A supraclavicular block targets the brachial plexus at the level of divisions for upper extremity surgery and primarily covers the axillary, musculocutaneous, and radial nerves with possible delay of median nerve distribution blockade. If this block is performed for shoulder surgery, then the addition of a separate superficial cervical nerve block is needed.
As primary anesthesia and/or postoperative pain management with or without a continuous catheter for humerus (distal), elbow, forearm, hand, or wrist surgeries.
Arrange sterile towels, sterile gloves, gauze pads, marking pen, antiseptic solution, peripheral nerve stimulator, syringes, and needles for local infiltration and nerve block placement.
20-40 ml syringes of local anesthetic. Needles
25 g 1.5 in. needle for skin infiltration and a 22 g 5 cm short bevel insulated stimulation needle.
3% chloroprocaine, 2% lidocaine, 0.5% ropivacaine, 0.5% bupivacaine.
Landmarks include sternocleidomastoid m., anterior and middle scalene m., clavicle, first rib, and subclavian artery (Fig. 20.4a, b). In the classic approach, the patient is positioned supine or semi-sitting with their head turned away from the side to be blocked. The arms are to remain relaxed at the patient's side. The brachial plexus is approached with the clavicle first identified and the midpoint marked (Fig. 20.4a). Following skin cleansing and local
Figure 20.4 (a) and (b) Landmarks for the supraclavicular approach to the brachial plexus. (a) Line #1 sternal notch and line #2 sternocleidomastoid (SCM) muscle. Line #3 identifies the clavicle. Single medial arrow indicates the lateral portion of the SCM muscle attachment to the clavicle. Parallel arrow (pointing cephalad) is approximately one-thumb width (2.5 cm) lateral to the medial arrow and provides a margin of safety away from the pleura dome. (b) Line #1 sternal notch, line #2 sternocleidomastoid (SCM) muscle, and line #3 the clavicle. Single arrow pointing caudad identified the point on needle entry. This point is located cephalad to the palpating finger positioned above line #3, marking the clavicle. Arrows on each side of the palpating finger identify the direction of the advancing needle that is aligned parallel to the body midline.
infiltration, a 22-gauge 5 cm b-bevel needle is connected to a nerve stimulator set at 1.0 mA (activate nerve stimulator subsequent to subcutaneous needle placement) and inserted one-finger width cephalad to the mid-clavicular point which is 2.5 cm lateral to the SCM muscle attachment of the clavicle (Fig. 20.4b). The needle is then directed caudally after penetrating 2-5 mm perpendicular through the skin. Typically the first rib will be contacted by the needle at a depth of about 2-4 cm; the needle is then "walked off' the first rib until a paresthesia to the arm or thumb is elicited or an appropriate muscle twitch is obtained at a stimulation between 0.2 and 0.5 mA. The appropriate needle response should occur above the clavicle and under the palpating finger. Caution should be used not to direct the needle medially toward the cupola of the lung. After appropriate nerve stimulation, including flexion or extension of the wrist or digits, 20-40 ml of local anesthetic are injected in incremental doses following a negative aspiration for blood. Alternatively, a continuous single orifice catheter may be inserted to provide continuous infusion of local anesthetic.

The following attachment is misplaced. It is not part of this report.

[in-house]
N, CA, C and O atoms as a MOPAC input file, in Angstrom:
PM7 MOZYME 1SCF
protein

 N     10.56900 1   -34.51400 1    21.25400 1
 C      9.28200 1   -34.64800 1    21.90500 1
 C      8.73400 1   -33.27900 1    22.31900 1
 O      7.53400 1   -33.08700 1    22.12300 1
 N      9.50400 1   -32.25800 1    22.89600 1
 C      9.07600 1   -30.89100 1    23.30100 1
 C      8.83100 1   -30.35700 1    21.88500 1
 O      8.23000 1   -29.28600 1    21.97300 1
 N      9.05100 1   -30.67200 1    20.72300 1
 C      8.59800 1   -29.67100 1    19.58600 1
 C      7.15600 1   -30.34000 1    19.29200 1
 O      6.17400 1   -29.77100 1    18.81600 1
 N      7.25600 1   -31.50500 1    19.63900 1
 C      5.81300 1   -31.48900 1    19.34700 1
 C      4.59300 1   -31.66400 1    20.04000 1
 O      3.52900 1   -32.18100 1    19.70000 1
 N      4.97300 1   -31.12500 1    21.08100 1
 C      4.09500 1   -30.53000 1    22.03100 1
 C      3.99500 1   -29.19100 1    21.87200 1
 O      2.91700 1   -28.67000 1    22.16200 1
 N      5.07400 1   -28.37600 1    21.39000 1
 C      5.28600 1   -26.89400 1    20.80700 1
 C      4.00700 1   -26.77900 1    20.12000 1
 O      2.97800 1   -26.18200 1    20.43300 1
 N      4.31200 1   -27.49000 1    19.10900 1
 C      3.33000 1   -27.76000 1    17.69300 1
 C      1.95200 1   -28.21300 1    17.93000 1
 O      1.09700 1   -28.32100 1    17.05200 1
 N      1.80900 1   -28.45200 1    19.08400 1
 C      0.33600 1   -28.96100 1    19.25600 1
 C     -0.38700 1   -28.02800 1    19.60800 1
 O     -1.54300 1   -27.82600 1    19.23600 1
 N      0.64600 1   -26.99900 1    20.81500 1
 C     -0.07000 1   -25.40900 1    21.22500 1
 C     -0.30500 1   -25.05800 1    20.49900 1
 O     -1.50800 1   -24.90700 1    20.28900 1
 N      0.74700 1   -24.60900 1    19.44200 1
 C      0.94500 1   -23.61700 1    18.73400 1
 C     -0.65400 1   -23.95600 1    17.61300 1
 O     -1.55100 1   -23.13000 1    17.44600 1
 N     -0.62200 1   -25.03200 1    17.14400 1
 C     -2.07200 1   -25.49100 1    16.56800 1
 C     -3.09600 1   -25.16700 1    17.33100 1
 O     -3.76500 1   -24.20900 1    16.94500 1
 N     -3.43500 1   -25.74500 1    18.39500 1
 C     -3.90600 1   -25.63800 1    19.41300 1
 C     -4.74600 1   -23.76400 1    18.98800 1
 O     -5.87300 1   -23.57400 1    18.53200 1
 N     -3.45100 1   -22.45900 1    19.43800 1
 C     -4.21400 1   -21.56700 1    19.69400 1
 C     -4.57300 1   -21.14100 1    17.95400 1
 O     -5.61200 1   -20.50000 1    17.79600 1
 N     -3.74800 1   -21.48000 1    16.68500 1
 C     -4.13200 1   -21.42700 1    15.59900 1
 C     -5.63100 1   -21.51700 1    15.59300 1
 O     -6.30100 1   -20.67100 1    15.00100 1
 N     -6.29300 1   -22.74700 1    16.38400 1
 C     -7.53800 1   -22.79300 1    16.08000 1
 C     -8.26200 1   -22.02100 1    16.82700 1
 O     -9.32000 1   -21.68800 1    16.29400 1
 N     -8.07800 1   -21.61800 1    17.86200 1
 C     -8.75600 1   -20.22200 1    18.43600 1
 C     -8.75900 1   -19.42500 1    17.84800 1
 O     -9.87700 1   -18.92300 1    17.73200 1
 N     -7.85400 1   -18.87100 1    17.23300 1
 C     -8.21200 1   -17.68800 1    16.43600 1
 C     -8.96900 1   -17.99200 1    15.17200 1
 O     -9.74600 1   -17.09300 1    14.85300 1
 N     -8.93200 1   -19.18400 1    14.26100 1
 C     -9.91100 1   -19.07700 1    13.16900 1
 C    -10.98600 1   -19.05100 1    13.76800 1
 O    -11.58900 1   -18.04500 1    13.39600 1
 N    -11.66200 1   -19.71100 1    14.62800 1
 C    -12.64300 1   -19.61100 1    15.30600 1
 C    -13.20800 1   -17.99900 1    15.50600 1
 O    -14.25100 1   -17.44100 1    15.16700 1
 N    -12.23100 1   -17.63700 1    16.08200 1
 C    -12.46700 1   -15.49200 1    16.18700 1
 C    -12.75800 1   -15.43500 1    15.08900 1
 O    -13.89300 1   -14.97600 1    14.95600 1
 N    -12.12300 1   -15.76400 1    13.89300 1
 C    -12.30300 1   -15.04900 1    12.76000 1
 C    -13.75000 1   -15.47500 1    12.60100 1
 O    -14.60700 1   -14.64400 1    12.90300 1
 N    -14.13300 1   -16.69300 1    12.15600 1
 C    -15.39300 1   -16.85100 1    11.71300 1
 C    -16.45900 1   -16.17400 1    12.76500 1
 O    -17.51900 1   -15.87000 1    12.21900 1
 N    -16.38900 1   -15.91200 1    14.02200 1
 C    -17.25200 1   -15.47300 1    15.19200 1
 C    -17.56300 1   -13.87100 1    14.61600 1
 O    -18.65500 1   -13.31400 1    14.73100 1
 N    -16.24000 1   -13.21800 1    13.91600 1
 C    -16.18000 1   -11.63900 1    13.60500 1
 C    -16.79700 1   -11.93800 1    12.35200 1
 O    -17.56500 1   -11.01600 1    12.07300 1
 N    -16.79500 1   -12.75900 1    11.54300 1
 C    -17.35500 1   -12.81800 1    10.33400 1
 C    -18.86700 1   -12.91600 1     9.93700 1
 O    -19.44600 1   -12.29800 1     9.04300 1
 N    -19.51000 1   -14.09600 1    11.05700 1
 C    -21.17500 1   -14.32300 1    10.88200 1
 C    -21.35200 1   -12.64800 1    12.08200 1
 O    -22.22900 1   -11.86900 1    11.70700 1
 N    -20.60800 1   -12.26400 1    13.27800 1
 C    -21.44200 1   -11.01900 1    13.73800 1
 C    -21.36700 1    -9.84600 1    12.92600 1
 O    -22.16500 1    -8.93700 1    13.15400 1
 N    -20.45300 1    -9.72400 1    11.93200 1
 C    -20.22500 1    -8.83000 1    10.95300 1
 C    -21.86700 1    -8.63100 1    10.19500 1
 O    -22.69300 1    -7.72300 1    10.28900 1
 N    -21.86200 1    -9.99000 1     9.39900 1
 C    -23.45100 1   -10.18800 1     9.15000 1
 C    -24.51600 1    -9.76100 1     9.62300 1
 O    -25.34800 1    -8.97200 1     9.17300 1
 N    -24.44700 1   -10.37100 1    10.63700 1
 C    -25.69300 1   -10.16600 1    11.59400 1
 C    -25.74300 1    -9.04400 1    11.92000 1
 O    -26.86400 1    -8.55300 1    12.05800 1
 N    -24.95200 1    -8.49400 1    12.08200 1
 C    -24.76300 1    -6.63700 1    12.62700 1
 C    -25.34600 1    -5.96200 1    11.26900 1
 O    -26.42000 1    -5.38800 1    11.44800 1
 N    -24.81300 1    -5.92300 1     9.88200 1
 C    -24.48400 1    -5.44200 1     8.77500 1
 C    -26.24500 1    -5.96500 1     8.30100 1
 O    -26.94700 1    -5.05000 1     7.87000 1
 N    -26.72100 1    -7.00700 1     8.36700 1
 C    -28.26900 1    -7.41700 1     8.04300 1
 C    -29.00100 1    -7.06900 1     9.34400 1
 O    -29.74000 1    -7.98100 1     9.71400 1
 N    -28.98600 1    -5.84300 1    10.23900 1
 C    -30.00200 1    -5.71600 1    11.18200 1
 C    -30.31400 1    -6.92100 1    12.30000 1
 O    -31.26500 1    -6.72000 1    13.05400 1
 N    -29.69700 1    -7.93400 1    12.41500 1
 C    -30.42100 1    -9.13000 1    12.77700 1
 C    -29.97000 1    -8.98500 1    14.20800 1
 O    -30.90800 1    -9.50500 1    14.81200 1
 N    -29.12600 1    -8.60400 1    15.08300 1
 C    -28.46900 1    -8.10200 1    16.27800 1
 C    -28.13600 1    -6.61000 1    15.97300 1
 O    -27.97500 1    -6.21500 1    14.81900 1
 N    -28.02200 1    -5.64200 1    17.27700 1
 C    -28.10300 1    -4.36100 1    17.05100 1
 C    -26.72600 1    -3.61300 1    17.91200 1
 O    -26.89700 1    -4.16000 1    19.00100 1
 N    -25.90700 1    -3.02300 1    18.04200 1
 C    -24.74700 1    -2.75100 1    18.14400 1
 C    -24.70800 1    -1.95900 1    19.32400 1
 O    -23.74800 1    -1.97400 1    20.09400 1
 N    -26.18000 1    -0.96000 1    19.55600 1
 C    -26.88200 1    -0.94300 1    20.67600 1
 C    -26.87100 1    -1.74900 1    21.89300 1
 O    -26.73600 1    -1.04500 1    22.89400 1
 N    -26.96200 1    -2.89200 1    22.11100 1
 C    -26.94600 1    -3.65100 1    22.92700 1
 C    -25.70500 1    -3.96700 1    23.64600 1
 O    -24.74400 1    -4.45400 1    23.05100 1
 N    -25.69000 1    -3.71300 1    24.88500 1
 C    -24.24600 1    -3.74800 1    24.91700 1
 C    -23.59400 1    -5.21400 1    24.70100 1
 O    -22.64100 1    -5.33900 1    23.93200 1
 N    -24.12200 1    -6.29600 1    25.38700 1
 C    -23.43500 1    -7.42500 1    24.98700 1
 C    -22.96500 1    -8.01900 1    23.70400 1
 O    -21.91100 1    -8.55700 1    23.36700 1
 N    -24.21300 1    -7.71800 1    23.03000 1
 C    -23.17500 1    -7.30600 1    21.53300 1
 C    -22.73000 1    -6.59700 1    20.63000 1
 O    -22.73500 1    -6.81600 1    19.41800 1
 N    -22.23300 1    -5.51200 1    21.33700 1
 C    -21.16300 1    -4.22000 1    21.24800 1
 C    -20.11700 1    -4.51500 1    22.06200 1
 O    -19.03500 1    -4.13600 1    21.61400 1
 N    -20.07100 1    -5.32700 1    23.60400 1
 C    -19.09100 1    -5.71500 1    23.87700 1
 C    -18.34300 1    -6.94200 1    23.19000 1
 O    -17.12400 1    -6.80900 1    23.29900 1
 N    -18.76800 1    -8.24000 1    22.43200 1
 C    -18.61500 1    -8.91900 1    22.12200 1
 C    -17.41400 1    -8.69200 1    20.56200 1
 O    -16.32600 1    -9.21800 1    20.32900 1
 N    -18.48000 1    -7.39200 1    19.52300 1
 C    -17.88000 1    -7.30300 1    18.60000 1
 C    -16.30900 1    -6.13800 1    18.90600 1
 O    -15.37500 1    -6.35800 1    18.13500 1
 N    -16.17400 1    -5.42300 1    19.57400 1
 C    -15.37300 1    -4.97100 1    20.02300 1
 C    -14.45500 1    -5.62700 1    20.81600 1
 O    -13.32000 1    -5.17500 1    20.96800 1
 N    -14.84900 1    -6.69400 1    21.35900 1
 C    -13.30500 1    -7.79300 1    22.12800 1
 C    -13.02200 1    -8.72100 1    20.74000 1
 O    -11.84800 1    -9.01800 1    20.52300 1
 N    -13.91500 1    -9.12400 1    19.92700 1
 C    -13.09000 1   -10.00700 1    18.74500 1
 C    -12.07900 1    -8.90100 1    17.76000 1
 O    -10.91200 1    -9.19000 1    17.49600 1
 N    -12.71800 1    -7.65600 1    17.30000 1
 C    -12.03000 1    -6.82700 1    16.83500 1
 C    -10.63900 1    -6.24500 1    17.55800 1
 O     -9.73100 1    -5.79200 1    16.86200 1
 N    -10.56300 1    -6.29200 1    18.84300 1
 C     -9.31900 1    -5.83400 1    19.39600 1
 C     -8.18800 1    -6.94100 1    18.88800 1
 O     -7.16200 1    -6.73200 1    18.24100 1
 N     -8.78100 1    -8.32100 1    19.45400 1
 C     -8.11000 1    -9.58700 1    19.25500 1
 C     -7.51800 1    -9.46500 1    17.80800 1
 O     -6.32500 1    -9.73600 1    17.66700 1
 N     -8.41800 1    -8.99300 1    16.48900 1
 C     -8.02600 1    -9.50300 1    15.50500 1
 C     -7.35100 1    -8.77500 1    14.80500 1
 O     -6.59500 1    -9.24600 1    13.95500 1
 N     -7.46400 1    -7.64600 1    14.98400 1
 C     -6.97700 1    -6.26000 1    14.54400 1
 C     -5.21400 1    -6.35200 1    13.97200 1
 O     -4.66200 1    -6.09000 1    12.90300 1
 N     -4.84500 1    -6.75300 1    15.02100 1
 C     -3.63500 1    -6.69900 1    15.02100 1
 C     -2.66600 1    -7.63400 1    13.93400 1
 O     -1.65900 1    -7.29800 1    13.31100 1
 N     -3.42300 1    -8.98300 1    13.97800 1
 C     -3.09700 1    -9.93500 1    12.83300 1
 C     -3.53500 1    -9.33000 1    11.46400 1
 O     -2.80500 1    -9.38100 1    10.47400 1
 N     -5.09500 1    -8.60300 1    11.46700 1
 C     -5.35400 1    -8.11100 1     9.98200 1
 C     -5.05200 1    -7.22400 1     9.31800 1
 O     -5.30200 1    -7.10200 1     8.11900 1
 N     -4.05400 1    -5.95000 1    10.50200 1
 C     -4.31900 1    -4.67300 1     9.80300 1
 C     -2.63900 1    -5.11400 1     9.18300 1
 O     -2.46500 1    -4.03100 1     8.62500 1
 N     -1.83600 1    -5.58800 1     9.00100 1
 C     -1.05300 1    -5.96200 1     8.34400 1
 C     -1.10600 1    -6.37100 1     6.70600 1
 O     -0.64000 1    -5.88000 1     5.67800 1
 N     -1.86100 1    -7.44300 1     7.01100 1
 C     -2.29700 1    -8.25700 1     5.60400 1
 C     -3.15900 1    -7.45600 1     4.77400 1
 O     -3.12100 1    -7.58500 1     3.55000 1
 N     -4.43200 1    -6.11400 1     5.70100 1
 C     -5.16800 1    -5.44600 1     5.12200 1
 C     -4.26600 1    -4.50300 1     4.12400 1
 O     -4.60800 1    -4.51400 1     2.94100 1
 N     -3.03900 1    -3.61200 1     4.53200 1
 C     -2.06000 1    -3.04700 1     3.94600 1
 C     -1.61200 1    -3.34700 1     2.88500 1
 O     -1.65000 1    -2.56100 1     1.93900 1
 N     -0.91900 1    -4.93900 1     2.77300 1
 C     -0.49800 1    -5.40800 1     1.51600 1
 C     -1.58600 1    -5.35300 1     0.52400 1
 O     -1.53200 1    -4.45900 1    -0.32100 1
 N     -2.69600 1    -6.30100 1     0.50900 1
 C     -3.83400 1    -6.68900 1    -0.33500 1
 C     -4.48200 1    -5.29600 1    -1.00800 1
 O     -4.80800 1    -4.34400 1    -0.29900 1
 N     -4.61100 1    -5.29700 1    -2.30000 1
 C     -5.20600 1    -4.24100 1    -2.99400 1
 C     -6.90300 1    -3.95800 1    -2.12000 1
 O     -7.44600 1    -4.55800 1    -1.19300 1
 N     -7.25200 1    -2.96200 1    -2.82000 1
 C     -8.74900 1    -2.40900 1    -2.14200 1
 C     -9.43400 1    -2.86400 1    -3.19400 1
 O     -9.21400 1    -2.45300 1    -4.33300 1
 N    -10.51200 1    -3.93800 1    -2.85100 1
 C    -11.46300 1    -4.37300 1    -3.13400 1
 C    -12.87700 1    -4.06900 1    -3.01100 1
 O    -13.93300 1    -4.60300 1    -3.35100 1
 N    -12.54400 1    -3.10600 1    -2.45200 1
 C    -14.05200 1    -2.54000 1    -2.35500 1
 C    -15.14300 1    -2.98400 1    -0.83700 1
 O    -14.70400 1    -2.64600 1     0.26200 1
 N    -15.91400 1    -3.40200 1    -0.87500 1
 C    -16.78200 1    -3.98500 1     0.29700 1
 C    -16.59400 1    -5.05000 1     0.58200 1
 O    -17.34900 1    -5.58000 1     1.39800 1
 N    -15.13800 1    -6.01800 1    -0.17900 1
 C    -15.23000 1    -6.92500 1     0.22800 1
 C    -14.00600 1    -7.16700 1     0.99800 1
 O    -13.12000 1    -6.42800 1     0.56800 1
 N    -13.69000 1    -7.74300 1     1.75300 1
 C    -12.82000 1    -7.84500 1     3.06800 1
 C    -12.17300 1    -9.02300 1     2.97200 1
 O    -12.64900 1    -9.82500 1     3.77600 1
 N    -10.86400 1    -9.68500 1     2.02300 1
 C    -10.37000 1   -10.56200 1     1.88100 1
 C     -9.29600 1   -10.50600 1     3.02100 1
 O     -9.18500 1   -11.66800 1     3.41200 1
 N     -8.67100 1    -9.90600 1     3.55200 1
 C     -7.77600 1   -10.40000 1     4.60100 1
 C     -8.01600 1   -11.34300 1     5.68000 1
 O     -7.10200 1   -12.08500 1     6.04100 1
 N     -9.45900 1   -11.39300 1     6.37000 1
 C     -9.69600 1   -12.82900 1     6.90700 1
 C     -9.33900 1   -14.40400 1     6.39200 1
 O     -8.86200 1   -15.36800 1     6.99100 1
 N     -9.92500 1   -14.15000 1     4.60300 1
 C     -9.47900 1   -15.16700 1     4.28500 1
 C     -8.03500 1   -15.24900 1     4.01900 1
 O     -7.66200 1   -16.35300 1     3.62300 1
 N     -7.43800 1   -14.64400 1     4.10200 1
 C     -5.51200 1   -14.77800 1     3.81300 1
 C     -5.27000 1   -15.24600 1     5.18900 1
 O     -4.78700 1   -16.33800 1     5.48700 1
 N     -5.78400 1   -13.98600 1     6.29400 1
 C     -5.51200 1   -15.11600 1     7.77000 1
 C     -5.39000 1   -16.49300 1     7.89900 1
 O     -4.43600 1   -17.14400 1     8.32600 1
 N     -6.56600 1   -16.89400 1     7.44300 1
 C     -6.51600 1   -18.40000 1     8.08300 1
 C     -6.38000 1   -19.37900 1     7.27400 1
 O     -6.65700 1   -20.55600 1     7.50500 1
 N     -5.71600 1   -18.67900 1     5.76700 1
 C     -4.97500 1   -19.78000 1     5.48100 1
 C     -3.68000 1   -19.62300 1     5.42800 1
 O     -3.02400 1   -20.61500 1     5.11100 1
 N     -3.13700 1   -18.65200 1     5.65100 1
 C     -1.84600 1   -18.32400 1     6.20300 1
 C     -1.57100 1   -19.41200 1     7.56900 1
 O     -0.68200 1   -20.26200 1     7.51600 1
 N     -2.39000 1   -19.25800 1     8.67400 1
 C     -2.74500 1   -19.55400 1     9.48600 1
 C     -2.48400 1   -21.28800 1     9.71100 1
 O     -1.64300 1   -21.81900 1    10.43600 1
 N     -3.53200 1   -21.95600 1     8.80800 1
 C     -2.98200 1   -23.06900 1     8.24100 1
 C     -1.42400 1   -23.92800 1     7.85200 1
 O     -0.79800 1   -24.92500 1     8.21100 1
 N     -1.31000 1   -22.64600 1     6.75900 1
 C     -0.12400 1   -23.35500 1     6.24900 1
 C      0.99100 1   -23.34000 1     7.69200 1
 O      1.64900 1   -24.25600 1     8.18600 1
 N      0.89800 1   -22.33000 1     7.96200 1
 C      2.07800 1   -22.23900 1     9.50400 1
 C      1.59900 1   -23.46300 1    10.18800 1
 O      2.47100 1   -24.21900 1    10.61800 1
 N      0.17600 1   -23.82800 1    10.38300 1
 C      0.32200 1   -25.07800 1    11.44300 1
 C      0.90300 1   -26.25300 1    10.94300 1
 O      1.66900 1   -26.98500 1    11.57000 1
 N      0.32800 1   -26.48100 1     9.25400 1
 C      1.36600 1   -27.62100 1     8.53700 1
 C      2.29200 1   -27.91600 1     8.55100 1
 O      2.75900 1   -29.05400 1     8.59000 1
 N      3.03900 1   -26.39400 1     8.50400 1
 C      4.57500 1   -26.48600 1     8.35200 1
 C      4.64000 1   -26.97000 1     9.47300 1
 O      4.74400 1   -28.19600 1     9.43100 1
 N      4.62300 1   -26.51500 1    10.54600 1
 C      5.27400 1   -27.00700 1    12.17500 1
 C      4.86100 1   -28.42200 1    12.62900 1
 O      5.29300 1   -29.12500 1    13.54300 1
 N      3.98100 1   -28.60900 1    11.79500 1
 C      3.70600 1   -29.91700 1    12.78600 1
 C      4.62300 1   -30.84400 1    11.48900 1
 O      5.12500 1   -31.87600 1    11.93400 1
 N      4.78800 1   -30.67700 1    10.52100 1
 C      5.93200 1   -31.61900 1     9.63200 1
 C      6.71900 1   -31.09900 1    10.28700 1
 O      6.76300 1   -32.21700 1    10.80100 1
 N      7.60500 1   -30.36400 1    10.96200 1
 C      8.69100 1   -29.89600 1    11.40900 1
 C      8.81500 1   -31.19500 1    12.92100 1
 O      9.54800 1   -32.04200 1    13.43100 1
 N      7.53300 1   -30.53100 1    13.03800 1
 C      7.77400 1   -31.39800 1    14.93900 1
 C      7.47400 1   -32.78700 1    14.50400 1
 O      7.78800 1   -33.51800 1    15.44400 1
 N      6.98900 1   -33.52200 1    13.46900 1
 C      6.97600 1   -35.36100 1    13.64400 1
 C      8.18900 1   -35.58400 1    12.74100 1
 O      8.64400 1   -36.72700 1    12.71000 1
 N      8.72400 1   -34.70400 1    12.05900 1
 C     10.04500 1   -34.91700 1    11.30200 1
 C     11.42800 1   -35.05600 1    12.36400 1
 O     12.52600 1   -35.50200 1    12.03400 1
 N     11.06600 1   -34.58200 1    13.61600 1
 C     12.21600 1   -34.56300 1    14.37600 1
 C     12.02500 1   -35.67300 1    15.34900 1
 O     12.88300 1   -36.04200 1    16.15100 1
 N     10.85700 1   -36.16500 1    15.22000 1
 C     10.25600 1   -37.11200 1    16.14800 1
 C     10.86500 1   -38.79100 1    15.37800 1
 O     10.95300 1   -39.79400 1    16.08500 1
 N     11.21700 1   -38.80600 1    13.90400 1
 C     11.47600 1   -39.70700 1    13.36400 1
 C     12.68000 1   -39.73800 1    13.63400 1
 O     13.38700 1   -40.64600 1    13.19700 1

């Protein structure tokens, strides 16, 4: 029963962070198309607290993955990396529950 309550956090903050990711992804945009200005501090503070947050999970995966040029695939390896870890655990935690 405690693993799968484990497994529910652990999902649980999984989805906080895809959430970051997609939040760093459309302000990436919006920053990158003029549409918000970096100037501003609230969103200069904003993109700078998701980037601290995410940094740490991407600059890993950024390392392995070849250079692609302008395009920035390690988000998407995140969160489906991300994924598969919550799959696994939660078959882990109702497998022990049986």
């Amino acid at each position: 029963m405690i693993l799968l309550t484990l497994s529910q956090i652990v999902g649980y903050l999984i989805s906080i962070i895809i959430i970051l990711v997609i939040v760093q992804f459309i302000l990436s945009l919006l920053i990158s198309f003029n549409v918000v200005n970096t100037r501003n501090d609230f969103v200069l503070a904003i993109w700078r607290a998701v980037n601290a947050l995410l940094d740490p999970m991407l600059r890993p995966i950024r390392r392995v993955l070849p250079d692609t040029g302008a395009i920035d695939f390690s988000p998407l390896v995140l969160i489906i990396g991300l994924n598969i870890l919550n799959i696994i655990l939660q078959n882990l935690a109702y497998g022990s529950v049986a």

Several side effects from supraclavicular blockade may occur. Since the cupola of the lung is at the level of a supraclavicular block, one complication that may occur is a pneumothorax (0.5-6% incidence), depending on the experience and skill of the anesthesiologist. This complication must be considered if the patient develops chest pain or cough, even hours after performing a supraclavicular block. There is an increased risk of pneumothorax if the needle is allowed to be directed medially, which may result in contact with the pleura. Therefore, outpatients with severe lung disease may not be appropriate candidates for this block. Blockade of the ulnar nerve distribution may be spared or delayed. Another possible side effect is phrenic nerve or sympathetic chain block with the supraclavicular approach (less common than with an interscalene block). Infection, hematoma, bleeding, nerve injury, and intravascular injection (subclavian vessels are in the region of a supraclavicular approach to the brachial plexus) are also potential problems.
The brachial plexus at the supraclavicular level is cephaloposterior and lateral to the subclavian artery, and paresthesia or muscle stimulation may be elicited before block needle contacts the first rib. When blocking the brachial plexus at the supraclavicular level, the middle trunk (median nerve) is more posterior to the artery and spread of the local anesthetic to this area may be prolonged. If the ulnar nerve distribution is missed with this block, a supplemental ulnar nerve block may be necessary. Also, a superficial cervical plexus block should be added for shoulder surgery as this approach often misses the skin overlying the shoulder. Block of the intercostobrachial nerve in the axilla is necessary if a tourniquet will be used and placed on the upper arm.
Clinical Uses Surgical
• Humerus surgery (including ORIF)
• Elbow surgery
• Wrist and hand surgery
• Upper extremity proximal arteriovenous (AV) fistula surgery
For all the surgeries indicated above.
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